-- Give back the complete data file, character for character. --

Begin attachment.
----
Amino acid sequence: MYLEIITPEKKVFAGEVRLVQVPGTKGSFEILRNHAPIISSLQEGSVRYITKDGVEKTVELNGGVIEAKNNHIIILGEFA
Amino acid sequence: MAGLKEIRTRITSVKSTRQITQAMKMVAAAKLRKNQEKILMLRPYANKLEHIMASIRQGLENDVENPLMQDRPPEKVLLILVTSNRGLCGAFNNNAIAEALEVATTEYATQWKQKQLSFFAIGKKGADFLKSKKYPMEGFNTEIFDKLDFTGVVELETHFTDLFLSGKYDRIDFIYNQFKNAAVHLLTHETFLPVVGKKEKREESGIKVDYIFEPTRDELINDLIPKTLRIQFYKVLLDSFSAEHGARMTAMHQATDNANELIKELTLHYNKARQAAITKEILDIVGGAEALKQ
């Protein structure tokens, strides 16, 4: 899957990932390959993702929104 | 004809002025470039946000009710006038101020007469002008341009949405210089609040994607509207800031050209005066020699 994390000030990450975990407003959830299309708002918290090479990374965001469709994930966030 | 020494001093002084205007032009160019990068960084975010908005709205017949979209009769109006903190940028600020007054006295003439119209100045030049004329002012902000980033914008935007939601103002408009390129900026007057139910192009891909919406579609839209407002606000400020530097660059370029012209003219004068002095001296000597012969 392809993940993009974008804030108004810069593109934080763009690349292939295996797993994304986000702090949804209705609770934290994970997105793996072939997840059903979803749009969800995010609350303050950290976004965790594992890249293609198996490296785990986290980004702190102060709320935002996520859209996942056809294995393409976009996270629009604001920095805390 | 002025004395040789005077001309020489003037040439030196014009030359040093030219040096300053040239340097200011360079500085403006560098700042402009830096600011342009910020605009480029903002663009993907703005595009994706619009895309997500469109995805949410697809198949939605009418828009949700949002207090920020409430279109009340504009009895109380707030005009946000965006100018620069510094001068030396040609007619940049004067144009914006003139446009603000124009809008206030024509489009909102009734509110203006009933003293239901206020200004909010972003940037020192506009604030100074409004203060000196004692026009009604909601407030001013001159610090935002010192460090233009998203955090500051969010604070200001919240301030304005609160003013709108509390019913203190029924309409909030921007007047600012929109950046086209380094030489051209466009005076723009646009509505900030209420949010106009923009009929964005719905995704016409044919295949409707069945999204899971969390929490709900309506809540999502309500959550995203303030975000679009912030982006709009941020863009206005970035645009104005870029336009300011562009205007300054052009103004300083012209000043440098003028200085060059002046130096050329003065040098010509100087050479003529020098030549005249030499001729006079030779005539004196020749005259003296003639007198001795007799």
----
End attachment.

Amino acid sequence: MYLEIITPEKKVFAGEVRLVQVPGTKGSFEILRNHAPIISSLQEGSVRYITKDGVEKTVELNGGVIEAKNNHIIILGEFA
Amino acid sequence: MAGLKEIRTRITSVKSTRQITQAMKMVAAAKLRKNQEKILMLRPYANKLEHIMASIRQGLENDVENPLMQDRPPEKVLLILVTSNRGLCGAFNNNAIAEALEVATTEYATQWKQKQLSFFAIGKKGADFLKSKKYPMEGFNTEIFDKLDFTGVVELETHFTDLFLSGKYDRIDFIYNQFKNAAVHLLTHETFLPVVGKKEKREESGIKVDYIFEPTRDELINDLIPKTLRIQFYKVLLDSFSAEHGARMTAMHQATDNANELIKELTLHYNKARQAAITKEILDIVGGAEALKQ
């Protein structure tokens, strides 16, 4: 899957990932390959993702929104 | 004809002025470039946000009710006038101020007469002008341009949405210089609040994607509207800031050209005066020699 994390000030990450975990407003959830299309708002918290090479990374965001469709994930966030 | 020494001093002084205007032009160019990068960084975010908005709205017949979209009769109006903190940028600020007054006295003439119209100045030049004329002012902000980033914008935007939601103002408009390129900026007057139910192009891909919406579609839209407002606000400020530097660059370029012209003219004068002095001296000597012969 392809993940993009974008804030108004810069593109934080763009690349292939295996797993994304986000702090949804209705609770934290994970997105793996072939997840059903979803749009969800995010609350303050950290976004965790594992890249293609198996490296785990986290980004702190102060709320935002996520859209996942056809294995393409976009996270629009604001920095805390 | 002025004395040789005077001309020489003037040439030196014009030359040093030219040096300053040239340097200011360079500085403006560098700042402009830096600011342009910020605009480029903002663009993907703005595009994706619009895309997500469109995805949410697809198949939605009418828009949700949002207090920020409430279109009340504009009895109380707030005009946000965006100018620069510094001068030396040609007619940049004067144009914006003139446009603000124009809008206030024509489009909102009734509110203006009933003293239901206020200004909010972003940037020192506009604030100074409004203060000196004692026009009604909601407030001013001159610090935002010192460090233009998203955090500051969010604070200001919240301030304005609160003013709108509390019913203190029924309409909030921007007047600012929109950046086209380094030489051209466009005076723009646009509505900030209420949010106009923009009929964005719905995704016409044919295949409707069945999204899971969390929490709900309506809540999502309500959550995203303030975000679009912030982006709009941020863009206005970035645009104005870029336009300011562009205007300054052009103004300083012209000043440098003028200085060059002046130096050329003065040098010509100087050479003529020098030549005249030499001729006079030779005539004196020749005259003296003639007198001795007799």